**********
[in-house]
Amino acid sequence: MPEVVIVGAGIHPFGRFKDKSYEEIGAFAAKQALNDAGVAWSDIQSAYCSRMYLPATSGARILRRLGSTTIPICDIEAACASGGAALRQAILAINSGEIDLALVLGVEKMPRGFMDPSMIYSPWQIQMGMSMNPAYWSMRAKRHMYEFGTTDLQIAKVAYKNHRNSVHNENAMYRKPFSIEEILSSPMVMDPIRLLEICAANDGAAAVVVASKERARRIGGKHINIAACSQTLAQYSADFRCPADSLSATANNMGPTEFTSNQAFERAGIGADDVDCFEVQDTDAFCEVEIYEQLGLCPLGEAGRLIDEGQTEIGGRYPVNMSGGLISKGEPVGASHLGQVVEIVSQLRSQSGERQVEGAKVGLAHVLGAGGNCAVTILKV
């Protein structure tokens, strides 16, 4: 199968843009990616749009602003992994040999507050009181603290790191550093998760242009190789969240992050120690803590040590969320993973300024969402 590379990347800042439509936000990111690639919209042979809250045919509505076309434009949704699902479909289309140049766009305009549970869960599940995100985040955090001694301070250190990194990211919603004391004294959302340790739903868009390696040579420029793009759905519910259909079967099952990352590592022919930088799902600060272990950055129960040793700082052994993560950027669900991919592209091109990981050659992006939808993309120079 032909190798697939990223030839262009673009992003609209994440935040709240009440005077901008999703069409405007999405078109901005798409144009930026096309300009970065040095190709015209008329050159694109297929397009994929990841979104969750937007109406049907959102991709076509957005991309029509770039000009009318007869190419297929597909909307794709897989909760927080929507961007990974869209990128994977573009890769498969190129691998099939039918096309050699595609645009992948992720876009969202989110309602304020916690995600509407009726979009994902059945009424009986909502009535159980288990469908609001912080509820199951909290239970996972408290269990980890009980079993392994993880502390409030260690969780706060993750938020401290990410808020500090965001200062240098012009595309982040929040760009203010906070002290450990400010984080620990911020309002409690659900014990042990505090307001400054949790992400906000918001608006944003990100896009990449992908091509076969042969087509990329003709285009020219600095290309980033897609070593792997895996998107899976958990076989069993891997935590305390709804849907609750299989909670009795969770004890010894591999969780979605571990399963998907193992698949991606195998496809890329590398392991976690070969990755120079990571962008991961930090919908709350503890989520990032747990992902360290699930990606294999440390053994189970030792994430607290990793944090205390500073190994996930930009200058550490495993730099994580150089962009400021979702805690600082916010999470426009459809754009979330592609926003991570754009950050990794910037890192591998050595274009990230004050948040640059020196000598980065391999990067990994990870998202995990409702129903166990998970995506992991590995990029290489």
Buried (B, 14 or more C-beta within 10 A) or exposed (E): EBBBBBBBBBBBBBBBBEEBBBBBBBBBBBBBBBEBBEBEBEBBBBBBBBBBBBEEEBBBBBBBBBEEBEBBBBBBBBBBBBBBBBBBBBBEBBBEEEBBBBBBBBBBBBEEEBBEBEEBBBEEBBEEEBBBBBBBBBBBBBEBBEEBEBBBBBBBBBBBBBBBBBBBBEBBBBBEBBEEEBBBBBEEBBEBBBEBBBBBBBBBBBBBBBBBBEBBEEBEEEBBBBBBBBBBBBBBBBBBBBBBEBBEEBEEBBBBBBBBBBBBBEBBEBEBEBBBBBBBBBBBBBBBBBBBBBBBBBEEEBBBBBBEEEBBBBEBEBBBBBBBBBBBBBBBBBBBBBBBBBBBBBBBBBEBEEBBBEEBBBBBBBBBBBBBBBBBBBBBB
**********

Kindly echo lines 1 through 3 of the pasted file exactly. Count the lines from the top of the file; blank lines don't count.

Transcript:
[in-house]
Amino acid sequence: MPEVVIVGAGIHPFGRFKDKSYEEIGAFAAKQALNDAGVAWSDIQSAYCSRMYLPATSGARILRRLGSTTIPICDIEAACASGGAALRQAILAINSGEIDLALVLGVEKMPRGFMDPSMIYSPWQIQMGMSMNPAYWSMRAKRHMYEFGTTDLQIAKVAYKNHRNSVHNENAMYRKPFSIEEILSSPMVMDPIRLLEICAANDGAAAVVVASKERARRIGGKHINIAACSQTLAQYSADFRCPADSLSATANNMGPTEFTSNQAFERAGIGADDVDCFEVQDTDAFCEVEIYEQLGLCPLGEAGRLIDEGQTEIGGRYPVNMSGGLISKGEPVGASHLGQVVEIVSQLRSQSGERQVEGAKVGLAHVLGAGGNCAVTILKV
């Protein structure tokens, strides 16, 4: 199968843009990616749009602003992994040999507050009181603290790191550093998760242009190789969240992050120690803590040590969320993973300024969402 590379990347800042439509936000990111690639919209042979809250045919509505076309434009949704699902479909289309140049766009305009549970869960599940995100985040955090001694301070250190990194990211919603004391004294959302340790739903868009390696040579420029793009759905519910259909079967099952990352590592022919930088799902600060272990950055129960040793700082052994993560950027669900991919592209091109990981050659992006939808993309120079 032909190798697939990223030839262009673009992003609209994440935040709240009440005077901008999703069409405007999405078109901005798409144009930026096309300009970065040095190709015209008329050159694109297929397009994929990841979104969750937007109406049907959102991709076509957005991309029509770039000009009318007869190419297929597909909307794709897989909760927080929507961007990974869209990128994977573009890769498969190129691998099939039918096309050699595609645009992948992720876009969202989110309602304020916690995600509407009726979009994902059945009424009986909502009535159980288990469908609001912080509820199951909290239970996972408290269990980890009980079993392994993880502390409030260690969780706060993750938020401290990410808020500090965001200062240098012009595309982040929040760009203010906070002290450990400010984080620990911020309002409690659900014990042990505090307001400054949790992400906000918001608006944003990100896009990449992908091509076969042969087509990329003709285009020219600095290309980033897609070593792997895996998107899976958990076989069993891997935590305390709804849907609750299989909670009795969770004890010894591999969780979605571990399963998907193992698949991606195998496809890329590398392991976690070969990755120079990571962008991961930090919908709350503890989520990032747990992902360290699930990606294999440390053994189970030792994430607290990793944090205390500073190994996930930009200058550490495993730099994580150089962009400021979702805690600082916010999470426009459809754009979330592609926003991570754009950050990794910037890192591998050595274009990230004050948040640059020196000598980065391999990067990994990870998202995990409702129903166990998970995506992991590995990029290489």